Case Study: Retiring With $1,000,000

Case Study: Retiring With $1,000,000

Those of you who know me know that I’m a massive baseball fan.  And when it comes to famous quotes from baseball players, one person comes to mind more than any other: Yogi Berra.

Yogi Berra was a long time catcher for the Yankees and had an incredible hall of fame career.  He was equally known for his head-scratching quotes, which the world has affectionately termed “Yogi-isms.”  Yogi didn’t comment often on financial topics, but he does have one quote that applies nicely to retirement planning:

“A nickel ain’t worth a dime anymore.”

When we think about retirement planning, many people consider $1,000,000 as kind of a “golden threshold.”  They think of a million dollars as the minimum nest egg they’ll need in order to retire comfortably.  But as Yogi pointed out, being a millionaire doesn’t amount to what it used to.

So is it even possible to retire with $1,000,000 these days?

Let’s find out.  In this post we’ll explore a hypothetical couple named John and Jane.  They’ve saved $1,000,000 and want to retire, which is a very common situation for many Americans.

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A Beginner's Guide to Cash Balance Plans

A Beginner’s Guide to Cash Balance Plans

In my financial planning practice I work with a good number of business owners who want to make aggressive contributions to their tax deferred retirement accounts.  This helps put them on strong footing for retirement, but also provides a generous tax deduction.  While the 401k plan is the primary retirement plan most business owners are familiar with, a cash balance plans is one I often recommend in addition.  In fact, cash balance plans can actually allow for far greater contributions & tax advantages.

A cash balance plan could be a good fit if you’d like to contribute over $50,000 per year to a tax advantaged retirement plan.  They don’t come without their nuances though.  This guide will explain how cash balance plans work and whether they might be a good fit for you.

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Investing in Yourself as an Entrepreneur

Investing In Yourself as an Entrepreneur

Many of us feel an innate need to make contributions to tax advantaged retirement plans every year.  When it comes to personal finance, much of what we read, hear, and see in the media centers on plowing money into your 401k every single year, no matter what.

In general it’s great advice.  Save early and often, and take advantaged of tax deferred compound income.  And if you’re lucky, your employer might match your contributions or make a profit sharing contribution.  If we’re going to build up enough savings to sustain our lifestyle through retirement, this makes perfect sense.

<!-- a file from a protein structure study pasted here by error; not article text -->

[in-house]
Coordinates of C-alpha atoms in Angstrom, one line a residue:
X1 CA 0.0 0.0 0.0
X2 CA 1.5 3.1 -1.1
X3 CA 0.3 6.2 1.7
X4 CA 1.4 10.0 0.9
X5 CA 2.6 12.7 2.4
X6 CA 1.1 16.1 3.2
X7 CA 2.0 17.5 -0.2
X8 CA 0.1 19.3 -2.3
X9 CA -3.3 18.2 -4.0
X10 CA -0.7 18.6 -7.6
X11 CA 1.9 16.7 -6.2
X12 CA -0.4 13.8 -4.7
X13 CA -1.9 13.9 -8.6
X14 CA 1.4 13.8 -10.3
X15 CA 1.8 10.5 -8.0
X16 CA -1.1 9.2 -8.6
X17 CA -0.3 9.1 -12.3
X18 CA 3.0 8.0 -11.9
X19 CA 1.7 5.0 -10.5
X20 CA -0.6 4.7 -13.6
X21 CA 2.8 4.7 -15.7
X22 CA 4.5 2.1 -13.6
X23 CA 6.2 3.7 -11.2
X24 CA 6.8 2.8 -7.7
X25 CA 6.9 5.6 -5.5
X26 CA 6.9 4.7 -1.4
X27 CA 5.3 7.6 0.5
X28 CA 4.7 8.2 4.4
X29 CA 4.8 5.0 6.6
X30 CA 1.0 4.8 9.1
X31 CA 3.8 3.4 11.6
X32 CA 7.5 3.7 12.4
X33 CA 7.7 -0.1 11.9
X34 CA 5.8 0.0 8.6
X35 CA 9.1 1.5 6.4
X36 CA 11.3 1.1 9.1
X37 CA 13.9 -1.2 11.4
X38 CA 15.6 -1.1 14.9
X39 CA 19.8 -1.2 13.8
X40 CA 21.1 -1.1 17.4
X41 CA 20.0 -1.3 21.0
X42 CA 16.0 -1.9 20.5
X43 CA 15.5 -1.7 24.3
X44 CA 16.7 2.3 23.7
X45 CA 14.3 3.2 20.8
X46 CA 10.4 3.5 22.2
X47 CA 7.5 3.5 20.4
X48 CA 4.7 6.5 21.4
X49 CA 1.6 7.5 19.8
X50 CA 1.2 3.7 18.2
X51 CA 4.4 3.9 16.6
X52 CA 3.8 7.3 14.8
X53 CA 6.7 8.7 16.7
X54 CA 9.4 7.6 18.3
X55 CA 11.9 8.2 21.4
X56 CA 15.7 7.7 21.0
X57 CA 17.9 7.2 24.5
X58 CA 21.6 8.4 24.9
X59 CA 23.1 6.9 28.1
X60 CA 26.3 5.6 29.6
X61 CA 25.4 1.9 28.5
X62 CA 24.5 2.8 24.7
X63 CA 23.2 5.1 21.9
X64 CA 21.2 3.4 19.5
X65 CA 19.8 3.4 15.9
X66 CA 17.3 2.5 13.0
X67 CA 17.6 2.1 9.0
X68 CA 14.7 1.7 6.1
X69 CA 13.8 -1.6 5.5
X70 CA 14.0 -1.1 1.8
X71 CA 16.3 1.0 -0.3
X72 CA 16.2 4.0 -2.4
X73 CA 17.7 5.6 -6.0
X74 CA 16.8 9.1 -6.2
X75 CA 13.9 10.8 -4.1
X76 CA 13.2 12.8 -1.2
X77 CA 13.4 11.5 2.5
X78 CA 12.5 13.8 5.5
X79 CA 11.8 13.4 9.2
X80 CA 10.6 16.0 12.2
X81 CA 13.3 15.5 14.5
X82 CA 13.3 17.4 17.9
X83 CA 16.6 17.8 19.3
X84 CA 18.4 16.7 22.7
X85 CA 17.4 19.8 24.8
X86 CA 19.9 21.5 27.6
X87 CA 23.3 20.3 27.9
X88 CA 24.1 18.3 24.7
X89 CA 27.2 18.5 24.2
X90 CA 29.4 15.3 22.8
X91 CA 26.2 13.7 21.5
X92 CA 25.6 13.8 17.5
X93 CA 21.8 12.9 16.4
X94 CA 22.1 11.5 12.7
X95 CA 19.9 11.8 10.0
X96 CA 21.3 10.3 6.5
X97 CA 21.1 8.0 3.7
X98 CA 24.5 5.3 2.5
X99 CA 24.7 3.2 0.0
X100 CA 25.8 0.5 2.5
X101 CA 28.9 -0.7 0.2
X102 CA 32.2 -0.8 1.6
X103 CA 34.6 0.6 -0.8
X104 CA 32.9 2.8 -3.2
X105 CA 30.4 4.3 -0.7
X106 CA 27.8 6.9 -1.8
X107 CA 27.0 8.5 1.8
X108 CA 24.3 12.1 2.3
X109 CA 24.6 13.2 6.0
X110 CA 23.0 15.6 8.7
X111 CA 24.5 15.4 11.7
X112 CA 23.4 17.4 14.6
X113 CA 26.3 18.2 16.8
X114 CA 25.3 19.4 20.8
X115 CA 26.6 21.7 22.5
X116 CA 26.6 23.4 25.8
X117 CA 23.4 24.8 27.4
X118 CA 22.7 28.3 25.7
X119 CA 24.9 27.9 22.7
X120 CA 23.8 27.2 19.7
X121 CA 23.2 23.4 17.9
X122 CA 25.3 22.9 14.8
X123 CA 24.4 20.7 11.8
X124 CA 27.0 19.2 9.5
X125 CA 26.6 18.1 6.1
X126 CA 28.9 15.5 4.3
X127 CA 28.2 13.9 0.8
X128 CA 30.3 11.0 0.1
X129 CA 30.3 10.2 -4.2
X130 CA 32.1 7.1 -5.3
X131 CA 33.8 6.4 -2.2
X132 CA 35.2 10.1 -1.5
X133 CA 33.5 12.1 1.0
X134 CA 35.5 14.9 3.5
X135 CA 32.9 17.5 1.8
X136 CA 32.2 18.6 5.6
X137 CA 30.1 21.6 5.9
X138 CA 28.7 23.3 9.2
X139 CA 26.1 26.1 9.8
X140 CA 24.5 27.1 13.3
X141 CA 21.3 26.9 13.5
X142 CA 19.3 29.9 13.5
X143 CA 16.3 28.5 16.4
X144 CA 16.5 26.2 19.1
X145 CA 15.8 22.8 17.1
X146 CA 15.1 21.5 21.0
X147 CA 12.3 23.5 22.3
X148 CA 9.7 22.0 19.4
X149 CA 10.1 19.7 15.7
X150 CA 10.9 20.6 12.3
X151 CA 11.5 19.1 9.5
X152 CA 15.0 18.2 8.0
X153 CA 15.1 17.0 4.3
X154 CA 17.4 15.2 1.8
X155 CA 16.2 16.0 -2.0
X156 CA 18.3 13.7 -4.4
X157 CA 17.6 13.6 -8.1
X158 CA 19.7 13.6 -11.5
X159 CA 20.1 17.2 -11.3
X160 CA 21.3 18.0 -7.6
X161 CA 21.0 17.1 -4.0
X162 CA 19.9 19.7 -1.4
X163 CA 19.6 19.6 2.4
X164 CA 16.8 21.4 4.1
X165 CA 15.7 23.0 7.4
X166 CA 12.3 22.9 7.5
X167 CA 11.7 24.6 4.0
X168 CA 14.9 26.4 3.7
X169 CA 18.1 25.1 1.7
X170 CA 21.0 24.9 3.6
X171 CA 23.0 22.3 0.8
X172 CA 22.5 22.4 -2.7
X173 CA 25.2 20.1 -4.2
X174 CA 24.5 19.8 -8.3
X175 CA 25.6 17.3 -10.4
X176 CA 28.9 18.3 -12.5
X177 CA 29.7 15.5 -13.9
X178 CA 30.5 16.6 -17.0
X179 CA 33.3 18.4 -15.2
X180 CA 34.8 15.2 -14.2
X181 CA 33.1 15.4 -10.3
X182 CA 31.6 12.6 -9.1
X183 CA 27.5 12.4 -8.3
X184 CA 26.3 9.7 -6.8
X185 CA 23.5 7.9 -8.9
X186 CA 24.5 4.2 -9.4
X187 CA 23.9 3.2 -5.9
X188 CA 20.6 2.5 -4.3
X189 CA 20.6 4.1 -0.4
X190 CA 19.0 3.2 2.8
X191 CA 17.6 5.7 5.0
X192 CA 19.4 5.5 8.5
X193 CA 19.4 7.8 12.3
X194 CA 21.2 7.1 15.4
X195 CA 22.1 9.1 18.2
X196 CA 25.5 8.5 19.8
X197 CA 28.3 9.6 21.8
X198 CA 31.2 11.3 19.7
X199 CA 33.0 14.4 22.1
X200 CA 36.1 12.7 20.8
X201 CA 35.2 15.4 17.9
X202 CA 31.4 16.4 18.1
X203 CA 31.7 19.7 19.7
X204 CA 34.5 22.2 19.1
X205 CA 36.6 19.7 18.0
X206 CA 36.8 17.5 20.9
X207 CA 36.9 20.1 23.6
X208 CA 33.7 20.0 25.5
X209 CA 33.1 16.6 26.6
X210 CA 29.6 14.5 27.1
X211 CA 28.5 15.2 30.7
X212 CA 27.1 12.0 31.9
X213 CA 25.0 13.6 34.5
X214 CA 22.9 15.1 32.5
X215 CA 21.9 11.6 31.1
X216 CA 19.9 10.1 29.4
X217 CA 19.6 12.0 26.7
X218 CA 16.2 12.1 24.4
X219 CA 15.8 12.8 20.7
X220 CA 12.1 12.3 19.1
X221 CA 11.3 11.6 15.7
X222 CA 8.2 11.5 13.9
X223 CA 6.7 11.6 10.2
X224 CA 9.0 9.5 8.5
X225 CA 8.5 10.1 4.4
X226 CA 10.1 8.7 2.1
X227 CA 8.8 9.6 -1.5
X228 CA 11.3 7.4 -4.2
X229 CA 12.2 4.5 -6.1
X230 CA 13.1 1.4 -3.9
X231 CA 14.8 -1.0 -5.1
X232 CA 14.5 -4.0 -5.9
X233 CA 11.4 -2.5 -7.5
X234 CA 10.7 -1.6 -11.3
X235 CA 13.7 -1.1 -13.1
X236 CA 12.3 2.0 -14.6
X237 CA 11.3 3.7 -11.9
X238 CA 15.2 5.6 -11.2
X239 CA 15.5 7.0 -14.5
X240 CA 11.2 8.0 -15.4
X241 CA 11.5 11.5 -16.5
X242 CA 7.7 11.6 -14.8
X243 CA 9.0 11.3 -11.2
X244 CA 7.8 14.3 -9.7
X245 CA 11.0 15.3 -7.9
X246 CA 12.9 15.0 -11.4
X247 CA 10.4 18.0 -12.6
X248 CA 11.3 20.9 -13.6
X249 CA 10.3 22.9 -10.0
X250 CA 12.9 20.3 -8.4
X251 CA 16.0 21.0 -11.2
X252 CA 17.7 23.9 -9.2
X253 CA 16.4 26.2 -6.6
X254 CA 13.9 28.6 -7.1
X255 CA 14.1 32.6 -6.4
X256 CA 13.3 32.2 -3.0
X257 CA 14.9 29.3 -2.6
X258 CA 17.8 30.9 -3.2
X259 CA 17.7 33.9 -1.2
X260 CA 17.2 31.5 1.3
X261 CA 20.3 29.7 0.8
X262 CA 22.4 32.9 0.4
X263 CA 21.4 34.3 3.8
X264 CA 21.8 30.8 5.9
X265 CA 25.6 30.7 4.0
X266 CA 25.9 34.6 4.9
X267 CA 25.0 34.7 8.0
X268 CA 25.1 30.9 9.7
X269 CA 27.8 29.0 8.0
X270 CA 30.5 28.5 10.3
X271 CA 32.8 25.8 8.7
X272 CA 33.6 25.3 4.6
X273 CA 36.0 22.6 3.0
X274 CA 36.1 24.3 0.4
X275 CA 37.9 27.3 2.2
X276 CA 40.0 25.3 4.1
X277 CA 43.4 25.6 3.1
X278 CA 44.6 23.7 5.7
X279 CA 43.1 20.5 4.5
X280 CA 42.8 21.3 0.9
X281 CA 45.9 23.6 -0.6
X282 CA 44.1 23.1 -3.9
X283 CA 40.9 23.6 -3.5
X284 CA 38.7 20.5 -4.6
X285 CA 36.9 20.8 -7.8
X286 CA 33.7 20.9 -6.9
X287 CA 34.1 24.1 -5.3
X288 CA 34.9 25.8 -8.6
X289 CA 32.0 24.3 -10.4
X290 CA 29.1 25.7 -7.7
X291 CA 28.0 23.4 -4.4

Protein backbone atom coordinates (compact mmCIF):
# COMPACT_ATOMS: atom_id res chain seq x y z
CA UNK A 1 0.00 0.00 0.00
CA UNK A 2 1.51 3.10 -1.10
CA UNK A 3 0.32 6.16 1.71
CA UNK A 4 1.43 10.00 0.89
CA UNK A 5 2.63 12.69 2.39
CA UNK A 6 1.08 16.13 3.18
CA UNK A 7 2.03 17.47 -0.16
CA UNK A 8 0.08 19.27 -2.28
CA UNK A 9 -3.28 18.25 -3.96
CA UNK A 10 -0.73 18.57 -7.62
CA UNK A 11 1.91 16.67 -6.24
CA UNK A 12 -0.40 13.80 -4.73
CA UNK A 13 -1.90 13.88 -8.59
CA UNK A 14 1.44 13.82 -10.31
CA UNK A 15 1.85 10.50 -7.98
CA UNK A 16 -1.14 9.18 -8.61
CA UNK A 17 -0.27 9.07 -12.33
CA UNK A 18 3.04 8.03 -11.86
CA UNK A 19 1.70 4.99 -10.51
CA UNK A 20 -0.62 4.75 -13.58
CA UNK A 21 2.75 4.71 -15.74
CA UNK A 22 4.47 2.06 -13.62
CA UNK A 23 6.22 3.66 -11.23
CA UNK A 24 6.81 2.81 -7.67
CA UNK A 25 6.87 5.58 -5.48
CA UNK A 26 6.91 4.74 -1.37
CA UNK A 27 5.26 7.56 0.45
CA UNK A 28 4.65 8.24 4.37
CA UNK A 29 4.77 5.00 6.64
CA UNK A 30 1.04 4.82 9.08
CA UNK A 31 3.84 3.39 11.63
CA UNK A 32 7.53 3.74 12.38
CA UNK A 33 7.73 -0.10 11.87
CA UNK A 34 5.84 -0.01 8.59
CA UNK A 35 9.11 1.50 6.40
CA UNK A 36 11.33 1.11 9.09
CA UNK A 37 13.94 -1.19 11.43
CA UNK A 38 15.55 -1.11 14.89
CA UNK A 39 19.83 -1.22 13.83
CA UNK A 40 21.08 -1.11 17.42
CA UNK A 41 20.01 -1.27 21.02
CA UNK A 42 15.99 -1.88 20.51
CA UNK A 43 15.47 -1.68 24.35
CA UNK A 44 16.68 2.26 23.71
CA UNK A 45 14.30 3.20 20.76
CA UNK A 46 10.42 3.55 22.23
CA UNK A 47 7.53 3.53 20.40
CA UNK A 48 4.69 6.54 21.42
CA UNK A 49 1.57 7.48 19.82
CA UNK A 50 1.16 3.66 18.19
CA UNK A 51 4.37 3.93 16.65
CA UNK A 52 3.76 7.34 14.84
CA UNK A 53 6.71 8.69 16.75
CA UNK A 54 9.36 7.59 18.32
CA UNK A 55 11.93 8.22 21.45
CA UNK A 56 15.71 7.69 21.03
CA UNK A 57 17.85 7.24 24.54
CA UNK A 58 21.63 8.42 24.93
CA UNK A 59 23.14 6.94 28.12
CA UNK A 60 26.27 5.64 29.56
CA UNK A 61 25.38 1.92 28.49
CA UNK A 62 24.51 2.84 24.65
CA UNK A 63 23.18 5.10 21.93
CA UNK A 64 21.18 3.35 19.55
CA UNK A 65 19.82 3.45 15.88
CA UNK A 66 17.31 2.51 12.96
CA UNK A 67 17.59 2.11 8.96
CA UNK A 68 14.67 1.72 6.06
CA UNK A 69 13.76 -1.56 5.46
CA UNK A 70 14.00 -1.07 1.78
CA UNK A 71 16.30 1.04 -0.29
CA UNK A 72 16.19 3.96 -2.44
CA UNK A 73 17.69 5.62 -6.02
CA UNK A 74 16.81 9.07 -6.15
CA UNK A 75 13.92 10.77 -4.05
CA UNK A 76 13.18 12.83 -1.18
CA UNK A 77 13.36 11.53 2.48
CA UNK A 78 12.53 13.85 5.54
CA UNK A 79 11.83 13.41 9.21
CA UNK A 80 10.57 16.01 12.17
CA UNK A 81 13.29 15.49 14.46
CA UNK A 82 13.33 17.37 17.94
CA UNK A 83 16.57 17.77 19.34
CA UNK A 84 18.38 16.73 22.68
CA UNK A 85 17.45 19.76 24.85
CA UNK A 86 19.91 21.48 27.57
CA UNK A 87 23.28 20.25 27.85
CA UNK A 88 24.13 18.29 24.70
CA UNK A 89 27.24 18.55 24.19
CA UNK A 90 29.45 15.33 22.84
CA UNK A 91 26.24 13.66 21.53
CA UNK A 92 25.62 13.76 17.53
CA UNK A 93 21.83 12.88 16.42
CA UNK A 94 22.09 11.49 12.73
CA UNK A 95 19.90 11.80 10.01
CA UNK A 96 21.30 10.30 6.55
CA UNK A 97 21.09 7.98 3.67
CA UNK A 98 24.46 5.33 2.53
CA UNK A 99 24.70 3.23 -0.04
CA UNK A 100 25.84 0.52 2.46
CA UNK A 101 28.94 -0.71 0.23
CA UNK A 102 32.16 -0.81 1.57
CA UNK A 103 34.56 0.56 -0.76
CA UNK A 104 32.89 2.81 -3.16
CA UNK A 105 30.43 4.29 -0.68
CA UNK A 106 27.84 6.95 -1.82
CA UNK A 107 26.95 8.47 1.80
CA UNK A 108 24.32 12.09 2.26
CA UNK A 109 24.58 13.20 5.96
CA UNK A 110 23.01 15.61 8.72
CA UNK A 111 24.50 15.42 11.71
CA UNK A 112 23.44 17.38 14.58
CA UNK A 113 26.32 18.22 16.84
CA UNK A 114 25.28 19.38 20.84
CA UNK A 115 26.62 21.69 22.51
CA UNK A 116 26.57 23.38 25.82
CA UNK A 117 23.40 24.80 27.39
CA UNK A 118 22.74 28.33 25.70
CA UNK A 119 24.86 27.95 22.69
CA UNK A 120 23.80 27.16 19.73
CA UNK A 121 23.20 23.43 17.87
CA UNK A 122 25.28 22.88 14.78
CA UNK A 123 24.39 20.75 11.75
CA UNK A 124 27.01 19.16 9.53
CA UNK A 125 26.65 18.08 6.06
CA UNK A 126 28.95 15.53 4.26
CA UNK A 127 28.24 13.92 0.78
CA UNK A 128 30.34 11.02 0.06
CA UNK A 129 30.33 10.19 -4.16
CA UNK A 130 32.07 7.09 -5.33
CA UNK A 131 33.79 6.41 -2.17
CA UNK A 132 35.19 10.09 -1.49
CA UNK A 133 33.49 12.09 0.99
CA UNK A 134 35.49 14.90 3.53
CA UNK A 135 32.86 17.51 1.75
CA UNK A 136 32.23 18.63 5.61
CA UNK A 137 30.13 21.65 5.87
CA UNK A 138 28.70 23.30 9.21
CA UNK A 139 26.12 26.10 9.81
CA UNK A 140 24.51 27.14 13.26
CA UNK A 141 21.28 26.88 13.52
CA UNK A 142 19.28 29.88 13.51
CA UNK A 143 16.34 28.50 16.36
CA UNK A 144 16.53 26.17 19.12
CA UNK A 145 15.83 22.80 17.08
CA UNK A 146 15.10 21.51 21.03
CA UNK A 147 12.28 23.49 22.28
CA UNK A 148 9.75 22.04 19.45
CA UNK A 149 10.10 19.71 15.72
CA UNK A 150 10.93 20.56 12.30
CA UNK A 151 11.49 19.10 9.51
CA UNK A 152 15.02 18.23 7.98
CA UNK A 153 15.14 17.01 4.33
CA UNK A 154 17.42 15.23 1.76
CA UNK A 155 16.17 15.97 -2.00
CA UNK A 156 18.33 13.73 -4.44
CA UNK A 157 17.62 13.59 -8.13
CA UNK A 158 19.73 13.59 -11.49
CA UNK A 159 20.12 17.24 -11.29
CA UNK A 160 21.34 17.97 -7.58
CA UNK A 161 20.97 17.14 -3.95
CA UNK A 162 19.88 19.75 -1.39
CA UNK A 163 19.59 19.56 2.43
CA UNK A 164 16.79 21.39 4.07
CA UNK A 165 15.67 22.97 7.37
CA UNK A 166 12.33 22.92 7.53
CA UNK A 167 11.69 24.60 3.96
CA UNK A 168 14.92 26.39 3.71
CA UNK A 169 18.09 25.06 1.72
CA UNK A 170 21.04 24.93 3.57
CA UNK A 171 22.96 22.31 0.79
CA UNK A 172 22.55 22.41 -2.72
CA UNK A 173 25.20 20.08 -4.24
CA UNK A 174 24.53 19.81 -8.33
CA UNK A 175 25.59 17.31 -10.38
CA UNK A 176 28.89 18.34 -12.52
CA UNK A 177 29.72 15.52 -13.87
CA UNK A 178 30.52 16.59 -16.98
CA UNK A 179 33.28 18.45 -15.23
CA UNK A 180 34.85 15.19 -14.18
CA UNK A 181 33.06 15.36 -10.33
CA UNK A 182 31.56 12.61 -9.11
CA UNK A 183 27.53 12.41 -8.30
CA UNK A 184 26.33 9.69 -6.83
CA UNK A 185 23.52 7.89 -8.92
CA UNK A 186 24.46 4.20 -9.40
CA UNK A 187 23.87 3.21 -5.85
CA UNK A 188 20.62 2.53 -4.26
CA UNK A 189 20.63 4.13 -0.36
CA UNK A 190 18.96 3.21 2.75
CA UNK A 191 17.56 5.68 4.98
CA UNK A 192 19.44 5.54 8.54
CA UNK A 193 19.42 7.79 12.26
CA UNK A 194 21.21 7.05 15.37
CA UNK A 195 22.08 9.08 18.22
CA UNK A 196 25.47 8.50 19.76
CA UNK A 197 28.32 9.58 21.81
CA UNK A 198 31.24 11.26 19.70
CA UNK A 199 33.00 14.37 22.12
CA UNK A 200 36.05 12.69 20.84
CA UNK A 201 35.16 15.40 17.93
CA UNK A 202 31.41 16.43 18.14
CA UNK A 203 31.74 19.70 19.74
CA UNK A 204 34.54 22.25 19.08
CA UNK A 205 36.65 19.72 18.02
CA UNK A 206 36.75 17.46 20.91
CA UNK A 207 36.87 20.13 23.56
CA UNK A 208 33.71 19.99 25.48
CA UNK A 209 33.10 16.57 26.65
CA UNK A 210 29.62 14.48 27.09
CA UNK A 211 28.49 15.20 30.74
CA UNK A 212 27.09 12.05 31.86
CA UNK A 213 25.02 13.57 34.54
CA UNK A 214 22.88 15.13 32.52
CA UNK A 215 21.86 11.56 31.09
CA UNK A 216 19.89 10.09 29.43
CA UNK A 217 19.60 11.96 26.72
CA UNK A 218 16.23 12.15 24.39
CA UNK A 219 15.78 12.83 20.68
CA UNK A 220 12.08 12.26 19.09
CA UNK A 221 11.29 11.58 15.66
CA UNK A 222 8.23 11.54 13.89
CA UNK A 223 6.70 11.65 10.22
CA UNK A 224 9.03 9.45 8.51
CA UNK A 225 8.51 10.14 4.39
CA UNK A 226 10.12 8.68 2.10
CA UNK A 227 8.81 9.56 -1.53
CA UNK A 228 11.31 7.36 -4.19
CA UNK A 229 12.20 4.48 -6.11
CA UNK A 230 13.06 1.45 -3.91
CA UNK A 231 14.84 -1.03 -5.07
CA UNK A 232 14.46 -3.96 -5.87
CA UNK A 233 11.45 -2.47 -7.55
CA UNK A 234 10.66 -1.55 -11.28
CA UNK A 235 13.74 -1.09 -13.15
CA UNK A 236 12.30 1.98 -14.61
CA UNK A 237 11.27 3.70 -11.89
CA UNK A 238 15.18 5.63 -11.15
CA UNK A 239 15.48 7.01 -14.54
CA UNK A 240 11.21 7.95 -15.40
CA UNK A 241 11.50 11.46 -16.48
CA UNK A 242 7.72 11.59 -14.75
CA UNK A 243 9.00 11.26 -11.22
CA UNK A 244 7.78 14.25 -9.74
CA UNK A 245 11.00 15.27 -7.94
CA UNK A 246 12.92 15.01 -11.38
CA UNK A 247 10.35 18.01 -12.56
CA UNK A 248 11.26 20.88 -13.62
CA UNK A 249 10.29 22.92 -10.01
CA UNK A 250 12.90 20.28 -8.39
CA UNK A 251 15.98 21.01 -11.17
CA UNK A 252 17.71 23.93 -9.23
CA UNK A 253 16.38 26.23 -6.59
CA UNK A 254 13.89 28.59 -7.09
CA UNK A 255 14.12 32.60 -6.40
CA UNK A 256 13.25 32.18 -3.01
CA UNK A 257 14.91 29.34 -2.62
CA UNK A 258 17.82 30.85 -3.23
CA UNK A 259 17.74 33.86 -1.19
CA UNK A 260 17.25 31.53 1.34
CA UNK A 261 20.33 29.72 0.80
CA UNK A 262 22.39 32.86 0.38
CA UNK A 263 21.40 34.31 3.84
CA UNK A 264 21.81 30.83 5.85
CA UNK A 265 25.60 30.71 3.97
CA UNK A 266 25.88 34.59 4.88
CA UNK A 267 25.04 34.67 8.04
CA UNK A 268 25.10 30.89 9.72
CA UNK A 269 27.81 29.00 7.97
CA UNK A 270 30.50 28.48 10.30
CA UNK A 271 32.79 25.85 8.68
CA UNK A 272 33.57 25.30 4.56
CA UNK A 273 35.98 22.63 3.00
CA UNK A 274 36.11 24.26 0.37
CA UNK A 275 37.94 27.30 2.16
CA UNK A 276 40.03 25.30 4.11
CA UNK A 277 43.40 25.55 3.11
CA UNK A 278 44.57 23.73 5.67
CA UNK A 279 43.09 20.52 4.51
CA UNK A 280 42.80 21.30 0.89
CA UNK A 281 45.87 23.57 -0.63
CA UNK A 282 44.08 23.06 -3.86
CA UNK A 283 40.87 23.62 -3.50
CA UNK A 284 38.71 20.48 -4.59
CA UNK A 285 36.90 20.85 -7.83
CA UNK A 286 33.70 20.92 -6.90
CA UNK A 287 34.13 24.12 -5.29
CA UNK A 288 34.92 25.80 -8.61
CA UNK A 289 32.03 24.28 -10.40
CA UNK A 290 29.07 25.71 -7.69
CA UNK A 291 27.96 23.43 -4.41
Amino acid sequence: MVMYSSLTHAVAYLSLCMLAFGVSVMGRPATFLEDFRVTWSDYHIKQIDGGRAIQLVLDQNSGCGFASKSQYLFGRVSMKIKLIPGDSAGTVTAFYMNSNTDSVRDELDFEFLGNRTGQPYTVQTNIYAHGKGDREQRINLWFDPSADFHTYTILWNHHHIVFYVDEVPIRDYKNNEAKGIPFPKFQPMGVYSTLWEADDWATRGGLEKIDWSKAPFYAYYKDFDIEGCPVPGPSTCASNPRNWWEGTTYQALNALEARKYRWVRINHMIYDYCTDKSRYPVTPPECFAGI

Every once in a while I’ll speak with an entrepreneur who is really working hard to build their business, but they can’t quite scratch together enough cash to fund their retirement plan for the year.  They’re putting all their effort into their company and things are still just a bit tight financially.  They feel like they should be contributing to the 401k they set up for themselves and their employees, but they can’t quite pull the funds together to do so.

For many business owners I speak with, the fact that they can’t fund their 401k for the year makes them feel inadequate.  Like they’re not good at their job.  Like they’re unsuccessful.

I wanted to write a post on this topic because entrepreneurs who feel this way are missing the forest from the trees.  Regardless of whether you contribute to a retirement plan in a certain year, it’s far more important to sustain & grow your business.  Because if you can find a way to grow your business each year, the increased value in your ownership stake will dwarf what you could ever contribute to 401k!

 

It’s OK to Skip a Few 401(k) Contributions

Aswath Damodaran is a professor at NYU who teaches corporate finance, investing, and business valuation.  He publishes estimates of EBITDA multiple benchmarks for use by his students, and anyone else who’s interested.  EBITDA is an accounting measure that stands for “earnings before interest, taxes, depreciation, or amortization”.  It’s a decent proxy for free cash flow, and is often used in quick and dirty business valuations.

For example, let’s say your business does $350,000 in revenue one year.  If your costs & operating expenses totaled $250,000, you’d be left with EBITDA of $100,000.  Here are Professor Damodaran’s valuation estimates for 2018.  The list of multiples ranges from 5-6x EBITDA on the low end to nearly 20x on the high end.  Meaning, it’s very possible that a business with $100,000 in recurring annual EBITDA is worth at least $500,000 ($100,000 * 5).

Now, when I mean quick and dirty, this example is very quick, and very dirty.  Business valuation is a field of its own, and not something I claim to be half way competent in.  There are a ton of factors that go into what a business is worth, and EBITDA certainly doesn’t paint the whole picture.  Nevertheless, the takeaway is important: if you can build a business with recurring annual revenue, that will persist even if you’re not around to drive sales, there’s a good chance you’re creating far more wealth than what you would maxing out your 401k contributions.

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Should Your Portfolio Change After You Retire?

Should Your Portfolio Change After You Retire?